The “overwhelming majority” of eligible people have now been evacuated from Afghanistan by the UK, the prime minister has said.
Boris Johnson said about 15,000 people had been flown out of the capital, Kabul, but that the time remaining for evacuation efforts was “quite short”.
Meanwhile, there have been two explosions outside Kabul airport.
There is no record of UK military injuries, the UK government said.
The Ministry of Defence said there had been “no reported UK military or UK government casualties” following the explosions.
The Taliban said at least 11 people had been killed in the bombing, but there has been no confirmation of this.
The MoD is urgently trying to establish exactly what happened and how evacuations will be affected. The Pentagon said that as well as an explosion at the airport’s Abbey Gate entrance, there had been “at least one other explosion at or near the Baron Hotel”, which is near Abbey Gate.
An MoD spokesperson said: “Our primary concern remains the safety of our personnel, British citizens and the citizens of Afghanistan. We are in close contact with our US and other NATO allies at an operational level on the immediate response to this incident.”
Mr Johnson has been updated on the situation at the airport and chaired an emergency Cobra meeting this afternoon, Downing Street said.
The blasts come amid a race to evacuate thousands of people before foreign troops depart.
Speaking earlier during a visit to the British military’s Permanent Joint Headquarters in north London, where he met troops involved in evacuation efforts, Mr Johnson said the UK’s airlift would “keep going for as long we can”.
He added: “In the time we have left, which may be – as I’m sure everybody can appreciate – quite short, we’ll do everything we can to get everybody else.”
Mr Johnson said of the rescue mission: “There’s been nothing quite like it in terms of speed and scale in our lifetimes, certainly in my memory.”
He said we “owe a debt” to those Afghans who had “helped for the 20 years of the UK’s engagement in Afghanistan” and that work was continuing to find them homes and ways to “integrate into our society”.
The US has set a deadline of 31 August for the withdrawal of its troops, with President Joe Biden rejecting calls from Mr Johnson and other allies for an extension.
Kabul airport is currently being defended and run by the US, which has 5,800 troops on the ground – with the help of more than 1,000 UK troops.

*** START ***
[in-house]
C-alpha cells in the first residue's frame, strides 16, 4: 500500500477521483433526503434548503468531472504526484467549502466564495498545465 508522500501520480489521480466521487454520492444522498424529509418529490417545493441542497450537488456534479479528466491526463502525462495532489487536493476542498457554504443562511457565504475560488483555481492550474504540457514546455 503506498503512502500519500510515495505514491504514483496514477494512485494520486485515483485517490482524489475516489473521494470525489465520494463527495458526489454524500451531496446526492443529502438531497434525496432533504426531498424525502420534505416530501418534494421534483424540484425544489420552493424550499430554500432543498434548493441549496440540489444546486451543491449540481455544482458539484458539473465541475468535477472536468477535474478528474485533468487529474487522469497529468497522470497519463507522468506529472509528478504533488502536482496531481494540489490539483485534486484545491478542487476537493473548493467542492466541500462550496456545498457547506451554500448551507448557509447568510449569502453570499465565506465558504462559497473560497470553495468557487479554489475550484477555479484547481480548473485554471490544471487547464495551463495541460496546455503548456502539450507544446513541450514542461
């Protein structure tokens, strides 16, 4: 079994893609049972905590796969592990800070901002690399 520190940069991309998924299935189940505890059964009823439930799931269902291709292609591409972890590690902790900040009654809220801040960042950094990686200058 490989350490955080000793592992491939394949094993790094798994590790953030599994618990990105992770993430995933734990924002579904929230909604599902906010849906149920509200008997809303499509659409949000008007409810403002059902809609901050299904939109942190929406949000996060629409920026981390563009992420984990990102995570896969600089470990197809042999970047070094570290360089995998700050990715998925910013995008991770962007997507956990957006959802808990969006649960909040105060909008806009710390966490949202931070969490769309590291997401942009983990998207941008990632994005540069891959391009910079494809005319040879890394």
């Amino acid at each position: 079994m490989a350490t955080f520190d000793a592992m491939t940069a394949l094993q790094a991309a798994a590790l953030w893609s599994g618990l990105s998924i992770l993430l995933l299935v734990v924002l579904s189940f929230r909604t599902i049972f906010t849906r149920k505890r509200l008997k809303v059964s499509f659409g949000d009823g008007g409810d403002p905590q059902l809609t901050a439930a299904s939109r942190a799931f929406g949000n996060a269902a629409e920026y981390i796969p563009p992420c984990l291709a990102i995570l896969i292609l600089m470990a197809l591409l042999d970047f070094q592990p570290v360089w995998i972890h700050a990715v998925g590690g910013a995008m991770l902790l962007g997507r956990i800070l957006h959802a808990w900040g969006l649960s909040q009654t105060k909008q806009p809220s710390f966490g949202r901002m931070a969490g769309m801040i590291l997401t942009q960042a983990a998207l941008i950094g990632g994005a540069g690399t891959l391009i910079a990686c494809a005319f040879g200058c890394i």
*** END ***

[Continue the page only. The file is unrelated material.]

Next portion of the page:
Earlier, Armed Forces minister James Heappey declined to give a date for the last UK evacuation flights, but said it was likely that UK and other foreign troops would have to leave before the last American airlifts.
However, Mr Johnson insisted the US deadline would not mark the end of the UK’s efforts to help people wishing to flee the Taliban-controlled country, adding that the current airlifts were just the “first phase”.
“Even beyond the US deadline of 31 of this month, we hope to be able to continue to say to people, well you can come out.”
The prime minister admitted that although the “lion’s share” of eligible people had been airlifted from the country, he recognised “there will be people who still need help”.
Challenged on the suggestion that people who cannot enter the airport should travel to borders by road – which are reportedly being blocked by the Taliban – Mr Johnson said the G7 leaders were hoping the Taliban understands that “safe passage for those who want to come out is the key precondition” if they want to “engage with development aid” and have a relationship with the outside world.
On Wednesday, the UK Foreign Office issued new guidance that people should stay away from Kabul airport due to the “high threat of a terrorist attack”.
The FCDO urged anyone in the area to “move away to a safe location and await further advice”. Australia and the US also issued alerts, telling those outside the airport to leave immediately.
In the update issued on Wednesday evening, the FCDO also warned that travelling by road was “extremely dangerous” with people alleged to have been “mistreated” on their way to the airport.
Mr Heappey – speaking before Thursday’s explosion – said earlier that the threat of an attack had created an “extraordinarily challenging situation, both on the ground and as a set of decisions to be taken in Whitehall”.
“People are desperate, people are fearing for their lives anyway, and so I think there’s an appetite among many in the queue to take their chances,” he said.